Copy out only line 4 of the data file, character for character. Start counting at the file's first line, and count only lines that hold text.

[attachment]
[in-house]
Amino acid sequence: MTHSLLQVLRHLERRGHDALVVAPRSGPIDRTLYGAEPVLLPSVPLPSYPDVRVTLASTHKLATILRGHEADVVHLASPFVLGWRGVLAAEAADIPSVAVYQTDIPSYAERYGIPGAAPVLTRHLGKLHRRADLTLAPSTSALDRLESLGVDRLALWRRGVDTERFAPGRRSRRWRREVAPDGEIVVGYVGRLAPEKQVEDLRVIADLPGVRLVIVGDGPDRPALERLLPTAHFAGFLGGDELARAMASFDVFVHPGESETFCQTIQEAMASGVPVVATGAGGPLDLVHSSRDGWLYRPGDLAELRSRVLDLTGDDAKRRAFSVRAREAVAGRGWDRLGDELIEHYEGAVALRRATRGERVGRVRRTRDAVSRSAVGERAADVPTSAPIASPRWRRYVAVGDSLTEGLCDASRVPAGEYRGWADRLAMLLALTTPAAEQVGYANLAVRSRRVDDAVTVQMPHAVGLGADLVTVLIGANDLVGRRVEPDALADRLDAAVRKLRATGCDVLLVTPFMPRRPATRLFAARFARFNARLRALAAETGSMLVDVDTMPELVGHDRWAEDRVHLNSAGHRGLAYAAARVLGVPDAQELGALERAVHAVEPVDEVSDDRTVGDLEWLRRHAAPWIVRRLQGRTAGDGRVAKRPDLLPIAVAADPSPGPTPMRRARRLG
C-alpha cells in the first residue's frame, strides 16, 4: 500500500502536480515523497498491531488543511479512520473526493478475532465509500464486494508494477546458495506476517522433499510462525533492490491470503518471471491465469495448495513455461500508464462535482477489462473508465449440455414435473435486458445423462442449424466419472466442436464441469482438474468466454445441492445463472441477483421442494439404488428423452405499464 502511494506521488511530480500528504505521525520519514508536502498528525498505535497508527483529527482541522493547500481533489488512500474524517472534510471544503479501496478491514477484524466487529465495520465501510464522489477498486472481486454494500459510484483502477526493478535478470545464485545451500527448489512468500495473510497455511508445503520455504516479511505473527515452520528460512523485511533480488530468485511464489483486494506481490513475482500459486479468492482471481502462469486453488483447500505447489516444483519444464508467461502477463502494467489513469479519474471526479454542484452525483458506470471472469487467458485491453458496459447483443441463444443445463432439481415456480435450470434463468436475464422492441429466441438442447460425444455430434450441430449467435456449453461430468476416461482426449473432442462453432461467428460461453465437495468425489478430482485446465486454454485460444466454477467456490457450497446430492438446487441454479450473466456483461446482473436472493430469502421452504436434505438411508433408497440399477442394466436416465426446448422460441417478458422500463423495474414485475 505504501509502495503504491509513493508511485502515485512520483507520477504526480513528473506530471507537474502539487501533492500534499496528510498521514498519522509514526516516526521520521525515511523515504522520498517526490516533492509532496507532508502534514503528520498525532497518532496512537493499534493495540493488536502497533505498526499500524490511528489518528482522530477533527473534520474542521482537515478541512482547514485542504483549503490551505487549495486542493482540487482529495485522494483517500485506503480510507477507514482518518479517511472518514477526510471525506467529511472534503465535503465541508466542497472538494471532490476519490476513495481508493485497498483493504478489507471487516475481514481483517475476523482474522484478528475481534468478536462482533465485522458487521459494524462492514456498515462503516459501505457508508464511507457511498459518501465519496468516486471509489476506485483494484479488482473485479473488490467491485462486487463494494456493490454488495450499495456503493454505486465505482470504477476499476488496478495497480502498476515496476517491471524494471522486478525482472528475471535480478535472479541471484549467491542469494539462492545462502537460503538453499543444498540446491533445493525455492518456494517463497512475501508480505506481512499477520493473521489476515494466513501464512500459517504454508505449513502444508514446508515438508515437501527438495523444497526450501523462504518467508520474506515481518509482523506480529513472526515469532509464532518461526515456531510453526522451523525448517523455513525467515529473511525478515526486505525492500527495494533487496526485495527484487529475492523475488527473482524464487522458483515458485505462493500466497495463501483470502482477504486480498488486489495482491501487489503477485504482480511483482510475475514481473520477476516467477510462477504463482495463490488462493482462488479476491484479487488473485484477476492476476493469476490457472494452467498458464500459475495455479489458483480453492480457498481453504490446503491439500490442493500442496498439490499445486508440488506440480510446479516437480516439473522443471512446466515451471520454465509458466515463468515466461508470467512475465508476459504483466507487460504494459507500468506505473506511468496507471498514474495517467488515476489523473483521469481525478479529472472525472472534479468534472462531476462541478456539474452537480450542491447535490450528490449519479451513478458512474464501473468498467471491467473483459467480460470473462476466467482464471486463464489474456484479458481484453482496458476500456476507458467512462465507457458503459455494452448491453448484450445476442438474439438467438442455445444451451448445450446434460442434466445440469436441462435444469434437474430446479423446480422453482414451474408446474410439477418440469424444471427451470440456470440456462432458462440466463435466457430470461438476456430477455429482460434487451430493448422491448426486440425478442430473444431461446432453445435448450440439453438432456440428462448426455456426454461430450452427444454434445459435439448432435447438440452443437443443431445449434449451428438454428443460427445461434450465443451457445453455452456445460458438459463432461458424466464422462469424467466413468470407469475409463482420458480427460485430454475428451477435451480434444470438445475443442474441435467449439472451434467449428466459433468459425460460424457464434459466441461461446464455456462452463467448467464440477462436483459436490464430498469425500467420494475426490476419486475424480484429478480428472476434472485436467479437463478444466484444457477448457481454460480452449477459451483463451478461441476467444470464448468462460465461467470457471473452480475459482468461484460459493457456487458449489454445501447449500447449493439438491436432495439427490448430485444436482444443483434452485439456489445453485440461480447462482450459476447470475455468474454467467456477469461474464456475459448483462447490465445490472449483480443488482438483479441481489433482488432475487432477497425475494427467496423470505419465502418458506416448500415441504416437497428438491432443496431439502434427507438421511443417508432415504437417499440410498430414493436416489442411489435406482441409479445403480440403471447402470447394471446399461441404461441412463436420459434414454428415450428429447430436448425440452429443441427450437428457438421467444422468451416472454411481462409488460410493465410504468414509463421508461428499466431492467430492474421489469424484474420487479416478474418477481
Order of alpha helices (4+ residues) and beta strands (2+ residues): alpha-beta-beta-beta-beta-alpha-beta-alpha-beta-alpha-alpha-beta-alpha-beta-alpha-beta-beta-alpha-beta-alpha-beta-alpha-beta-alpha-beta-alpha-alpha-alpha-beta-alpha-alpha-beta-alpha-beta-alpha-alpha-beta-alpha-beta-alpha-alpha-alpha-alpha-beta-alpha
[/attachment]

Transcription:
Order of alpha helices (4+ residues) and beta strands (2+ residues): alpha-beta-beta-beta-beta-alpha-beta-alpha-beta-alpha-alpha-beta-alpha-beta-alpha-beta-beta-alpha-beta-alpha-beta-alpha-beta-alpha-beta-alpha-alpha-alpha-beta-alpha-alpha-beta-alpha-beta-alpha-alpha-beta-alpha-beta-alpha-alpha-alpha-alpha-beta-alpha